Monday, August 07, 2006

Do We Ever Stop Yearning for Romantic Love?

I have so many, 3 incredible children, a good job, so many loving friends, a family that has always been supportive. The truth is my life has never been this problem-free and I am grateful. Almost every person I know is dealing with terrible problems and grief. I have a friend who's husband just died of cancer. Many of my friends are out of work or are losing their jobs. Many of my friends suffered so much more from their divorces and are still going through terrible emotional pain.

I put things in perspective and think: I should be the happiest person in the world. I am wasting this best time of my life feeling lonely.

It seems like such a relatively little thing to be unhappy about. Someone that loses a child cannot become a mother again if they are too old to have children. As sad as it is, they accept that that part of their life is over. Do they stop yearning for it? Does that happen with romantic love too? There is a big part of me that says I should be grateful for the happy marriage I had and accept that I will not find that kind of love again. I know it's a pessimistic viewpoint, but is it better to accept it than to hope for something that won't happen?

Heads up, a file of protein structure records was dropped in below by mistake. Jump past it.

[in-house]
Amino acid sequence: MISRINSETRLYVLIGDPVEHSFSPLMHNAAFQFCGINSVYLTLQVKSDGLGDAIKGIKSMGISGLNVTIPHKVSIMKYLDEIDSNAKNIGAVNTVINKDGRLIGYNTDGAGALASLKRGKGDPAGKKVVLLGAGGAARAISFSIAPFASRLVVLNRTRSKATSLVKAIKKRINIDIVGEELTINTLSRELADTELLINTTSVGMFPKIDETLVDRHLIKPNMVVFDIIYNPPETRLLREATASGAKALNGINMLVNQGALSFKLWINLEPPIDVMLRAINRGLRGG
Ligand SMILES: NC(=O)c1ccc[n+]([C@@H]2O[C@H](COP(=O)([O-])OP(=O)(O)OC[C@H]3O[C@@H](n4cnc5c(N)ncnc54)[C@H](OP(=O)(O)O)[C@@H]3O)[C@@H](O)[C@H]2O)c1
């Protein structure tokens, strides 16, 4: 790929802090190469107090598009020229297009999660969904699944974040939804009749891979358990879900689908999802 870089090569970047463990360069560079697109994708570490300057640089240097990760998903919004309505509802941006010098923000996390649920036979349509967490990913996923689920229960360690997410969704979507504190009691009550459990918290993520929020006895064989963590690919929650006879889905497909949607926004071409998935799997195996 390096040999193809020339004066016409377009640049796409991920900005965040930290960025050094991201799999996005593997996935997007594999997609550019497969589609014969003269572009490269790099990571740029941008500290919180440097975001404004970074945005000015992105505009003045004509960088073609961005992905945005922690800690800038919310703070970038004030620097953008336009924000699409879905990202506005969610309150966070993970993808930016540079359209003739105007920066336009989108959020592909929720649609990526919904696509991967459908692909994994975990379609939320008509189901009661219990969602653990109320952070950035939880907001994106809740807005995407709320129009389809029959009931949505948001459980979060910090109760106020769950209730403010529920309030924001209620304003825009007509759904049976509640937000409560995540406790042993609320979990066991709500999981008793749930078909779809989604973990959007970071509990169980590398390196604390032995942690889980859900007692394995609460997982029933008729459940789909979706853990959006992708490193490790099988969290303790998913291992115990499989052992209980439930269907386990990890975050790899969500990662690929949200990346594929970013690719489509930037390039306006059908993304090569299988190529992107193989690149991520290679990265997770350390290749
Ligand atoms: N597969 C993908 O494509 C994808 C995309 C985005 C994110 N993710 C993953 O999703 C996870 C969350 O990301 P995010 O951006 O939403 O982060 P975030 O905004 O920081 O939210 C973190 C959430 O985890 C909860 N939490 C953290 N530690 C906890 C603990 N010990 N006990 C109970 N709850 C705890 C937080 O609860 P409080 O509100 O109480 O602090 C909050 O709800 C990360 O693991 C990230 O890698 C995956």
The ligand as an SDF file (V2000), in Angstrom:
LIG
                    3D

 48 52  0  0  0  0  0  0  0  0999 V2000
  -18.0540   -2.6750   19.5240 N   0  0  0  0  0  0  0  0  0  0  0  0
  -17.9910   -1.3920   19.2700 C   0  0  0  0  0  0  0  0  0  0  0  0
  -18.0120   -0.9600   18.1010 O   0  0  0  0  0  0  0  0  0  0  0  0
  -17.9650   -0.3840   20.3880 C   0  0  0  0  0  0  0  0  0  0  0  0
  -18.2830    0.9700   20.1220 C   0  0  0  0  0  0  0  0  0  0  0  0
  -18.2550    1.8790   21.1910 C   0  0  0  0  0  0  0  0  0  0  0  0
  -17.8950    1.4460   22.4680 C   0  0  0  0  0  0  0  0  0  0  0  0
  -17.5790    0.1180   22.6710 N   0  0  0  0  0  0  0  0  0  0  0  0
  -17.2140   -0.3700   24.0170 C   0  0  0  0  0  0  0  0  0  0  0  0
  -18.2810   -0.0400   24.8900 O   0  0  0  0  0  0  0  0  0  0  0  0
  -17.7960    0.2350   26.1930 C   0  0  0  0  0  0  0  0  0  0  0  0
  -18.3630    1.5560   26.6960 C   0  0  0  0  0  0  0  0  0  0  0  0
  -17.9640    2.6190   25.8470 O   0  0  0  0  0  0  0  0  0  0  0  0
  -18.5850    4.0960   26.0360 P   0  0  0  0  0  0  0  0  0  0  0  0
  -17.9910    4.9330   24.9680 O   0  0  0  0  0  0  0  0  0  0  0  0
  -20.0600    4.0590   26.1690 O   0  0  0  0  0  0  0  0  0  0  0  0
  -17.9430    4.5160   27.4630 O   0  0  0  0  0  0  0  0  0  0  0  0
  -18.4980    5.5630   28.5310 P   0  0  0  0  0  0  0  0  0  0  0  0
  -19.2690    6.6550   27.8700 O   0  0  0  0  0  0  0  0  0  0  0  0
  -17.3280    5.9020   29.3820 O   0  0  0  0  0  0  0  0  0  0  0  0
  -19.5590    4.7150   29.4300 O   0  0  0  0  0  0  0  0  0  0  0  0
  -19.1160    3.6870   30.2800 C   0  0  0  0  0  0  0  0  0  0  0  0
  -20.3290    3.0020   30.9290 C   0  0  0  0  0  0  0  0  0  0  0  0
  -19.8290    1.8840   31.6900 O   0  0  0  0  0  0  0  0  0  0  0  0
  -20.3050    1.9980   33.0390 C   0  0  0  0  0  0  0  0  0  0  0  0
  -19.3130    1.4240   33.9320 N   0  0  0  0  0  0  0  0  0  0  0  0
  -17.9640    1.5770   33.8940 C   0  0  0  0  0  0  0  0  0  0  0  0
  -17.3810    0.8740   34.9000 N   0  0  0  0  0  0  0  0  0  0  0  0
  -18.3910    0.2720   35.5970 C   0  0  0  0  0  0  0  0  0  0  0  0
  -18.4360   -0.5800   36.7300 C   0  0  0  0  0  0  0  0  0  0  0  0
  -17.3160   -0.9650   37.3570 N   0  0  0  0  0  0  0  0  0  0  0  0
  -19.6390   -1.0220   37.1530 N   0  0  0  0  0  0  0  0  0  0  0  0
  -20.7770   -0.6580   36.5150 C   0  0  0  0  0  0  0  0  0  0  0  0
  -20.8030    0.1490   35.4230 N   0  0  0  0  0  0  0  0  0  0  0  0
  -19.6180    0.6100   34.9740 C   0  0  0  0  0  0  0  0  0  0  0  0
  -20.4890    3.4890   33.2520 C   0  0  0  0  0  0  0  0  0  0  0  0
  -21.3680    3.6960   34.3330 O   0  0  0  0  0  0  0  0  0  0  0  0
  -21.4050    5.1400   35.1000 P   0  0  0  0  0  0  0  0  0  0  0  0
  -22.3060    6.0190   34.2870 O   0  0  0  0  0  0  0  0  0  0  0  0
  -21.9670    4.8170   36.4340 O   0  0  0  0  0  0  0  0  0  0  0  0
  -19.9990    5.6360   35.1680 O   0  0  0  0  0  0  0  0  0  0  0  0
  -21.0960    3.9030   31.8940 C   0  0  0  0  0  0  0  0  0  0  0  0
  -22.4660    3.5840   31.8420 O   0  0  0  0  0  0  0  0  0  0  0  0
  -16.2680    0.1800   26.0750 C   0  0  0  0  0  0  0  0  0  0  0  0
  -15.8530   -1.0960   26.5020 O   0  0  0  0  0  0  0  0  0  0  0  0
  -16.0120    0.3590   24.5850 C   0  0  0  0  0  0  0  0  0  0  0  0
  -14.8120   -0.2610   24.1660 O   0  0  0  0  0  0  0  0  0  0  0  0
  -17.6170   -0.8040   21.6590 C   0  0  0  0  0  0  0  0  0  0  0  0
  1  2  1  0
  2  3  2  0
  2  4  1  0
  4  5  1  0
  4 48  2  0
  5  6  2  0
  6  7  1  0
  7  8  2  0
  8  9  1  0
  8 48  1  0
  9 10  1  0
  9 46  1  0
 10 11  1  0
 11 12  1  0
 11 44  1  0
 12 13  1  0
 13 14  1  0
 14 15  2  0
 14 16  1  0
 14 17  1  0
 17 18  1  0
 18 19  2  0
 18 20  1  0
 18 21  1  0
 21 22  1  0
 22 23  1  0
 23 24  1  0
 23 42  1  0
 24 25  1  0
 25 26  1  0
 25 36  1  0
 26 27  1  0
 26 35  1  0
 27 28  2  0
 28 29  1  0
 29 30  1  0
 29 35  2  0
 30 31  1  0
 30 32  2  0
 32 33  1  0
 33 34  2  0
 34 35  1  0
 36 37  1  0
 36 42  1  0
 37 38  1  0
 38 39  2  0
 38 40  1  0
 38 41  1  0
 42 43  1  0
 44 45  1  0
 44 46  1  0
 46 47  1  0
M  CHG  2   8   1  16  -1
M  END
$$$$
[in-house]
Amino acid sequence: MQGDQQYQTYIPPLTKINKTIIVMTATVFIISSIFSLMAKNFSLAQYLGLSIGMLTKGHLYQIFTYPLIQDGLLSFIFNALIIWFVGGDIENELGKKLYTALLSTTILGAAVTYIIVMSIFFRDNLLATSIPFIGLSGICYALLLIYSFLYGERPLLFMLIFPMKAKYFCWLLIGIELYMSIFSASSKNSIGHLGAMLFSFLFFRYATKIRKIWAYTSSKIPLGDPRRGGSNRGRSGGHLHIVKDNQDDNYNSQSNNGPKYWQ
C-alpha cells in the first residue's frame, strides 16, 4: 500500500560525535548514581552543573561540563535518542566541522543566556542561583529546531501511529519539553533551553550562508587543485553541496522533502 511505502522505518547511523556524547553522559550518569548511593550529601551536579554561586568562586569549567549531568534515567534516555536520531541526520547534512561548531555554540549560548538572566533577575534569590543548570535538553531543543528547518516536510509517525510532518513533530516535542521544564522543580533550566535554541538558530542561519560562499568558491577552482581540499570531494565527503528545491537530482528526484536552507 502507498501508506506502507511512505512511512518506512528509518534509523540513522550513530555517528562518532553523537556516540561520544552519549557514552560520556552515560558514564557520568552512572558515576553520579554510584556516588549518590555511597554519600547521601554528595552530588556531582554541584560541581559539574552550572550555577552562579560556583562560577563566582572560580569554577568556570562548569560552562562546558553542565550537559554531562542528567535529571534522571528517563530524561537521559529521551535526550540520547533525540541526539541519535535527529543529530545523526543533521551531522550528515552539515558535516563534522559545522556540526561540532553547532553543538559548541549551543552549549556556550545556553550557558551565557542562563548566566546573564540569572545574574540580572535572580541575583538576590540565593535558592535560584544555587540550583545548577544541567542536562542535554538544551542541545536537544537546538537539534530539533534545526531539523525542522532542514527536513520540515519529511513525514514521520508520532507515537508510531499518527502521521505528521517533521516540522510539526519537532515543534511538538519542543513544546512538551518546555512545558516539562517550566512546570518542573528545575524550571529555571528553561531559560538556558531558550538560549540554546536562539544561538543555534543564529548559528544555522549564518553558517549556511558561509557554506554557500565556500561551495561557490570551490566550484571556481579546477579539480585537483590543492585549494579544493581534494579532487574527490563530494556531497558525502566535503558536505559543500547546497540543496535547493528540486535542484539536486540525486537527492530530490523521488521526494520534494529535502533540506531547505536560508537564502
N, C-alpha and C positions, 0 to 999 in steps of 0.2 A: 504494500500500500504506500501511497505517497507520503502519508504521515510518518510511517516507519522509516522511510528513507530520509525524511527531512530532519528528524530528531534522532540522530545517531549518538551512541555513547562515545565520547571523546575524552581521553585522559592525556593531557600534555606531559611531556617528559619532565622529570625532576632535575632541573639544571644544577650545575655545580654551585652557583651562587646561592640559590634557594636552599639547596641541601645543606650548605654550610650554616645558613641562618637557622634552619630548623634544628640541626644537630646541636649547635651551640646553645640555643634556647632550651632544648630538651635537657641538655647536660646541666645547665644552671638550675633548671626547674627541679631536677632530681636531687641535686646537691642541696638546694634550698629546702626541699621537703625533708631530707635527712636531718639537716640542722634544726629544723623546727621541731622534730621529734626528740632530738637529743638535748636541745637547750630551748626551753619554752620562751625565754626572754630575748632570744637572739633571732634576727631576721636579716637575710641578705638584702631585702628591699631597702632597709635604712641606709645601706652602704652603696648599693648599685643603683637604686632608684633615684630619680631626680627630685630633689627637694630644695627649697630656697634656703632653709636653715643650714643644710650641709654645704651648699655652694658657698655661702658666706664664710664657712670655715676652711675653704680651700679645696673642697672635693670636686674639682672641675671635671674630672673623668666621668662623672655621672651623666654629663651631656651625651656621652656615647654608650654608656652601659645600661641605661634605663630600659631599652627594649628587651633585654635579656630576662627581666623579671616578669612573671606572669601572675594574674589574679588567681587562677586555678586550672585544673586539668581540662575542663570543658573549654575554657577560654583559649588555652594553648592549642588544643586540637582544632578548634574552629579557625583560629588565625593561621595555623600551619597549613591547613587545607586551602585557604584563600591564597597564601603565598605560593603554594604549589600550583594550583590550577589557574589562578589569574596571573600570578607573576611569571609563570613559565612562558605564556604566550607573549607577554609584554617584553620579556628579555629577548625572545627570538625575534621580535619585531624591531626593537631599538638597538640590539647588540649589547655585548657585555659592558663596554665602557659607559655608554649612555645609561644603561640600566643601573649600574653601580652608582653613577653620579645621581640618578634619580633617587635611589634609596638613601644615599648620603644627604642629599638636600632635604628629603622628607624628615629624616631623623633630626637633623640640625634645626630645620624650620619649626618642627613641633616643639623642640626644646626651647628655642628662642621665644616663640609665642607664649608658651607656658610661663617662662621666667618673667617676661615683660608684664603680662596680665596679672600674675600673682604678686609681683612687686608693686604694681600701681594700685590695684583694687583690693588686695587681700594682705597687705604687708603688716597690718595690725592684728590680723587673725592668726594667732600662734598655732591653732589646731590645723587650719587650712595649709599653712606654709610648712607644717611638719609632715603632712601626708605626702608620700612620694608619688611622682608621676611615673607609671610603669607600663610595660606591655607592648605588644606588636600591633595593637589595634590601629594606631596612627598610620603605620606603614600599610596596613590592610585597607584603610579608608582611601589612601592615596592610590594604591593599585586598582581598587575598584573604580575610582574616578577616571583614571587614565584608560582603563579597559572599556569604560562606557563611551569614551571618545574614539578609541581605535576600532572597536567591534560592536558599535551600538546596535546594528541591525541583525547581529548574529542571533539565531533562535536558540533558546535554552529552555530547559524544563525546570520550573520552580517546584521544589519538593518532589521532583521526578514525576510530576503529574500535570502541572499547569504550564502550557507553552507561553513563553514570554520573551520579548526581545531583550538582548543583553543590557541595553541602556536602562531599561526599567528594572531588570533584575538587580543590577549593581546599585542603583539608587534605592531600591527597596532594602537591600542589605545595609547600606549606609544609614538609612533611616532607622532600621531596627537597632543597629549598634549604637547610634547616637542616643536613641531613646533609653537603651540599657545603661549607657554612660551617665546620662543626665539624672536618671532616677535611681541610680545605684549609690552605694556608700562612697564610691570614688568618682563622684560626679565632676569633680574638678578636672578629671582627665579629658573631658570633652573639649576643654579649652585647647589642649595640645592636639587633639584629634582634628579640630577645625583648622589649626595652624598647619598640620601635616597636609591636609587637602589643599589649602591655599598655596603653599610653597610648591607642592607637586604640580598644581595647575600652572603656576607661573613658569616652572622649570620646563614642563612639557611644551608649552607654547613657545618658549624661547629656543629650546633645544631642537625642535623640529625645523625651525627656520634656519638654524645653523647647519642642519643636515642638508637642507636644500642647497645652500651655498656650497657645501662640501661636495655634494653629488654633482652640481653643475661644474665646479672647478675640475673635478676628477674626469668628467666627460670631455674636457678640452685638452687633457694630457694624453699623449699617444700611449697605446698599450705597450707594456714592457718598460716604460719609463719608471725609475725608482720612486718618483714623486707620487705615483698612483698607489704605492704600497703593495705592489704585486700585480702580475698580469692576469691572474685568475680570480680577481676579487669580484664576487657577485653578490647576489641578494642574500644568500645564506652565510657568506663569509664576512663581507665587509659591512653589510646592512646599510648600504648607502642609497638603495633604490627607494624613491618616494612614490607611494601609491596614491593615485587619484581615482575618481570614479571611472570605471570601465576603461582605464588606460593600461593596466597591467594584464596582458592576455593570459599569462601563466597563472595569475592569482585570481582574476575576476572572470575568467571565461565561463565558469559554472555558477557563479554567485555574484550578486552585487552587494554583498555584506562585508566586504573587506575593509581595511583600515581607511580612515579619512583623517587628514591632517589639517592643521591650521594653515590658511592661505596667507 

I'm not comparing the death of a child to divorce...I cannot imagine anything worse than going through the death of a child and (unlike divorce) I'm sure it's a grief that never goes away. For those that have lost a spouse to death, perhaps the analogy is more accurate. I am just wondering if the yearning we have to be one case, by our child, and in another case, by a spouse...ever goes away? If we accept that we will most likely be alone, will our lives be happier than if we are always hoping? We have "child-bearing" years and once those are past, most of us happily accept that we will no longer have children, especially if we were lucky enough to have had children. Could it be the same with love? Once we get past a certain age, is it better to just accept that marriage is unlikely and instead, embrace singleness?

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